Mon, Jul 02, 2018 - Page 10 News List

As LeBron enters free agency, a joylessness prevails

LEGACY:The NBA’s best player could be on his way out of Cleveland (again), but there is something hollow about his thankless pursuit of Michael Jordan’s six titles

By Les Carpenter  /  The Guardian

LeBron James speaks to the media with a cast on his right hand after the Cleveland Cavaliers’ defeat by the Golden State Warriors during Game Four of the NBA Finals on June 8 in Cleveland, Ohio. James informed the Cavaliers on Friday that he will not exercise his US$35.6 million contract option, according to multiple reports, making him the top free agent prize.

Photo: AFP

LeBron James, who declined his player option with the Cleveland Cavaliers and became a free agent on Friday, is a superstar in a predicament of his own making. He essentially created the culture of NBA stars teaming up to win championships, one that allowed Kevin Durant to make the Golden State Warriors a dynasty at his own expense. The unfortunate thing for James is he gets no credit.

While Durant is hailed as a selfless hero who stifled his ego to win two titles with the Warriors, LeBron is forever measured against a player from another era, a man who found the perfect team and the perfect coach. The cloud that shrouds LeBron’s legacy at age 32 is that he has not become Michael Jordan.

The constant comparisons between James and Jordan have always felt silly. Though James began his career the autumn after Jordan’s third and final retirement, they are not contemporaries. The NBA has changed significantly since 2004 and LeBron, with height and power, is a different player than Jordan, who was two inches shorter and about 18kg lighter during his career. Still, as the best player of his time, James is constantly measured against Jordan with the ultimate criteria being Jordan’s six NBA titles.

As free agency began this weekend and James can leave the Cleveland Cavaliers once more, his choice is less about basketball and more about defining a legacy. He is forced to make a decision based not on what team will best feature his skills or what city he likes best, but on where he thinks he can win the most titles as fast as possible.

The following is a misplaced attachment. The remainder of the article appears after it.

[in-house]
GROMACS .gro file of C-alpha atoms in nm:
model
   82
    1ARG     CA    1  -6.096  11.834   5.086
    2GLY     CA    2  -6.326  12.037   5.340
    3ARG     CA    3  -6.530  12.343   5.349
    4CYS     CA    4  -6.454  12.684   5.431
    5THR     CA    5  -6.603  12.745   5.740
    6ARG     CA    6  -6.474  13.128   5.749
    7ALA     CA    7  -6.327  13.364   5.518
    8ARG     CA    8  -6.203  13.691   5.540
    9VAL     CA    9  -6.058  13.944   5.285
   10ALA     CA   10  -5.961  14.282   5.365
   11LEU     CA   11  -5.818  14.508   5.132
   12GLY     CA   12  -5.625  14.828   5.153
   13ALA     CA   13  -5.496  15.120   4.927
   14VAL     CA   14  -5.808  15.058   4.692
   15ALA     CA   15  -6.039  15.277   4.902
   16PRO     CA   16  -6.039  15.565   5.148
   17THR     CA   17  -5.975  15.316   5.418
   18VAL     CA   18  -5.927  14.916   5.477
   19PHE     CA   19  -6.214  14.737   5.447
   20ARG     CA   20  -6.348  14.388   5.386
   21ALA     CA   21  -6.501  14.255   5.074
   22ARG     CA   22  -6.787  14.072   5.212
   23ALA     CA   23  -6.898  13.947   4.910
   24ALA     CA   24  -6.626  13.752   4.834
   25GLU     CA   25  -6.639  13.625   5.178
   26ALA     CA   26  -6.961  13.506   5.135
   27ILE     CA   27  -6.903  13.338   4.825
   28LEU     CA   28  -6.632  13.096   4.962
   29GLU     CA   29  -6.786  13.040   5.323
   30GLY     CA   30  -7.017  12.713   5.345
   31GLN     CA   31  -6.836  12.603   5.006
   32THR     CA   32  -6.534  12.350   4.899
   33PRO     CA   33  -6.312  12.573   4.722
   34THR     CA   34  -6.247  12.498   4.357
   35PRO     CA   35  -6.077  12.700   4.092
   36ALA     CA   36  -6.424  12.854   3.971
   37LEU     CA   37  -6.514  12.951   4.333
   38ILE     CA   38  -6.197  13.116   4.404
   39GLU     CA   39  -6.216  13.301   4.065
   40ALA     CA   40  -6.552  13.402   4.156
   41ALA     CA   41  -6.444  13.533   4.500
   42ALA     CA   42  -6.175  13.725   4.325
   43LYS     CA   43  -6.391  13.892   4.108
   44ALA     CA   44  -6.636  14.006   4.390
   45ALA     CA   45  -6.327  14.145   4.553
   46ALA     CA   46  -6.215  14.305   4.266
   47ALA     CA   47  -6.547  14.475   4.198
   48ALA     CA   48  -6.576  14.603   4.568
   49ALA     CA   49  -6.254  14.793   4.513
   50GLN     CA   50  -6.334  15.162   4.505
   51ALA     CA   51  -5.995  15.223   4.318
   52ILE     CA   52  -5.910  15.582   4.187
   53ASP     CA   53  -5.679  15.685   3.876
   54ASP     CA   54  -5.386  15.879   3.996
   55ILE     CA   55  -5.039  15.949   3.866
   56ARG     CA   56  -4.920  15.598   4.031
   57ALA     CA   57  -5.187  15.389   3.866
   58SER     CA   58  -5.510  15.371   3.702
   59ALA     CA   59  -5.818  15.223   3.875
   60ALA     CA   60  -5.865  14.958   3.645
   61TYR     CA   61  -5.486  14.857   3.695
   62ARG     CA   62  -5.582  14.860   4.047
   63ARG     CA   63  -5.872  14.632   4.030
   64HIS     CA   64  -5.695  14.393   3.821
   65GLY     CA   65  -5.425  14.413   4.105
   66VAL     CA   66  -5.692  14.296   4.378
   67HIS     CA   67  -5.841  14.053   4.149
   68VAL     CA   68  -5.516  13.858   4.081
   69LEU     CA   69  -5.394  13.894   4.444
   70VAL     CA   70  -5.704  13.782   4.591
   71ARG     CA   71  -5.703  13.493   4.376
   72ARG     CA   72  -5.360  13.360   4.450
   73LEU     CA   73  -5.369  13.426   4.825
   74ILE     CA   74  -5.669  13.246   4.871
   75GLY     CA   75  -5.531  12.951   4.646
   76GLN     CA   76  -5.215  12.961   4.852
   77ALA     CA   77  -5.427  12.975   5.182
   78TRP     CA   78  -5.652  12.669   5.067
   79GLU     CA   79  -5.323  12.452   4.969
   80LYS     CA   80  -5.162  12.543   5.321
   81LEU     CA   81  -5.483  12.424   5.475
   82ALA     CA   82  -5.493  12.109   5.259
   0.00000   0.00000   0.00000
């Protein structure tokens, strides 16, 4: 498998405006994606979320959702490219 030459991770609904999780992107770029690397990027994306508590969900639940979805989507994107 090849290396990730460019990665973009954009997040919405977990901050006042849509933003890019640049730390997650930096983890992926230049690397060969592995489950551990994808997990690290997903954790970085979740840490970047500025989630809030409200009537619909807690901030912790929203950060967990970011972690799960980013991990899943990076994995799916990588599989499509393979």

There is something hollow about this artificial pursuit of greatness. Jordan’s six championships with the 1990s Chicago Bulls were organic, the culmination of Jordan and Scottie Pippen’s growth as players and Phil Jackson’s ability to get them to sacrifice scoring for the sake of a broader group goal. Even the Warriors that Durant joined in 2016 have blossomed organically with a core of stars learning to play together so well they became almost unbeatable.

James has never had this luxury. In a society obsessed with trophies and rings, he is left to pursue a series of forced marriages in a frantic scramble to chase down Jordan’s six titles. Some of this is James’s own doing. Already he had the wonderful career narrative of being the kid who grew up outside Cleveland going straight from high school to the hometown Cavaliers. It could have been the thing that defined him forever as the player who stayed home because he loved Cleveland too much to leave.

However, LeBron’s clunky departure in 2010, when he teamed with Dwyane Wade and Chris Bosh to build a superteam in Miami, changed the storyline. By throwing together a title machine on the banks of Biscayne Bay he reframed the parameters around which his career would be judged. No longer could he be appreciated for the number of points he scored or the plays he made. From then on he was going to be judged on how many confetti blizzards fall on his head after the season’s final game.

Lost in many minds is the fact James took less money to make Miami work. The only things anyone will remember about his time with the Heat is the way he announced he was going and the fact he won championships in the middle two of his four seasons there. Even the four years of his second Cleveland run will be lumped around the title he finally brought a city had hadn’t seen a championship in five decades.

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